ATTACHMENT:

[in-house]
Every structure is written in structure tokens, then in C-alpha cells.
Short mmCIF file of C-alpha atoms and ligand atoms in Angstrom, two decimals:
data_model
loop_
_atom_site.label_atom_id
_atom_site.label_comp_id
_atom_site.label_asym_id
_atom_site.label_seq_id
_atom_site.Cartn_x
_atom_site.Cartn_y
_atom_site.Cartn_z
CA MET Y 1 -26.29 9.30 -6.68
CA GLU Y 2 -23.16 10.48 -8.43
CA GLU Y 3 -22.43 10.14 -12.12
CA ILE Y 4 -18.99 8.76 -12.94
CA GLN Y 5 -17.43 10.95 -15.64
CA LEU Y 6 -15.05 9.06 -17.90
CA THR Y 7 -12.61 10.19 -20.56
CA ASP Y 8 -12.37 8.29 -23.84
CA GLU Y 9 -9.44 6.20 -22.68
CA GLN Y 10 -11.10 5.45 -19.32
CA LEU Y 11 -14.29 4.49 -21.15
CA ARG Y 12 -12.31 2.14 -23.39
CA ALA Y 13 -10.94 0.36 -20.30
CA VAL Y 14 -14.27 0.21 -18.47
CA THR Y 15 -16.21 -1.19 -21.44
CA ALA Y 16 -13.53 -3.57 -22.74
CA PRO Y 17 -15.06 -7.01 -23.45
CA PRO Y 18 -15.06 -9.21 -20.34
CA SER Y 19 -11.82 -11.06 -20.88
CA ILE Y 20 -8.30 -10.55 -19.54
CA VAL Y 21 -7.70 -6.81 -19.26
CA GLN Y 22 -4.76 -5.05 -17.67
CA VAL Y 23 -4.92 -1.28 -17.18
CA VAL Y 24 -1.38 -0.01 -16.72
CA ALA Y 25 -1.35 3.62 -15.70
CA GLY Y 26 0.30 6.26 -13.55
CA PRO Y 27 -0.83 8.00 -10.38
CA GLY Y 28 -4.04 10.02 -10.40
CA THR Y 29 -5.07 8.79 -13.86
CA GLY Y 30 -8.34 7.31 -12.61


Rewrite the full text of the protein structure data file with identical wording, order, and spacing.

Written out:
[in-house]
Every structure is written in structure tokens, then in C-alpha cells.
Short mmCIF file of C-alpha atoms and ligand atoms in Angstrom, two decimals:
data_model
loop_
_atom_site.label_atom_id
_atom_site.label_comp_id
_atom_site.label_asym_id
_atom_site.label_seq_id
_atom_site.Cartn_x
_atom_site.Cartn_y
_atom_site.Cartn_z
CA MET Y 1 -26.29 9.30 -6.68
CA GLU Y 2 -23.16 10.48 -8.43
CA GLU Y 3 -22.43 10.14 -12.12
CA ILE Y 4 -18.99 8.76 -12.94
CA GLN Y 5 -17.43 10.95 -15.64
CA LEU Y 6 -15.05 9.06 -17.90
CA THR Y 7 -12.61 10.19 -20.56
CA ASP Y 8 -12.37 8.29 -23.84
CA GLU Y 9 -9.44 6.20 -22.68
CA GLN Y 10 -11.10 5.45 -19.32
CA LEU Y 11 -14.29 4.49 -21.15
CA ARG Y 12 -12.31 2.14 -23.39
CA ALA Y 13 -10.94 0.36 -20.30
CA VAL Y 14 -14.27 0.21 -18.47
CA THR Y 15 -16.21 -1.19 -21.44
CA ALA Y 16 -13.53 -3.57 -22.74
CA PRO Y 17 -15.06 -7.01 -23.45
CA PRO Y 18 -15.06 -9.21 -20.34
CA SER Y 19 -11.82 -11.06 -20.88
CA ILE Y 20 -8.30 -10.55 -19.54
CA VAL Y 21 -7.70 -6.81 -19.26
CA GLN Y 22 -4.76 -5.05 -17.67
CA VAL Y 23 -4.92 -1.28 -17.18
CA VAL Y 24 -1.38 -0.01 -16.72
CA ALA Y 25 -1.35 3.62 -15.70
CA GLY Y 26 0.30 6.26 -13.55
CA PRO Y 27 -0.83 8.00 -10.38
CA GLY Y 28 -4.04 10.02 -10.40
CA THR Y 29 -5.07 8.79 -13.86
CA GLY Y 30 -8.34 7.31 -12.61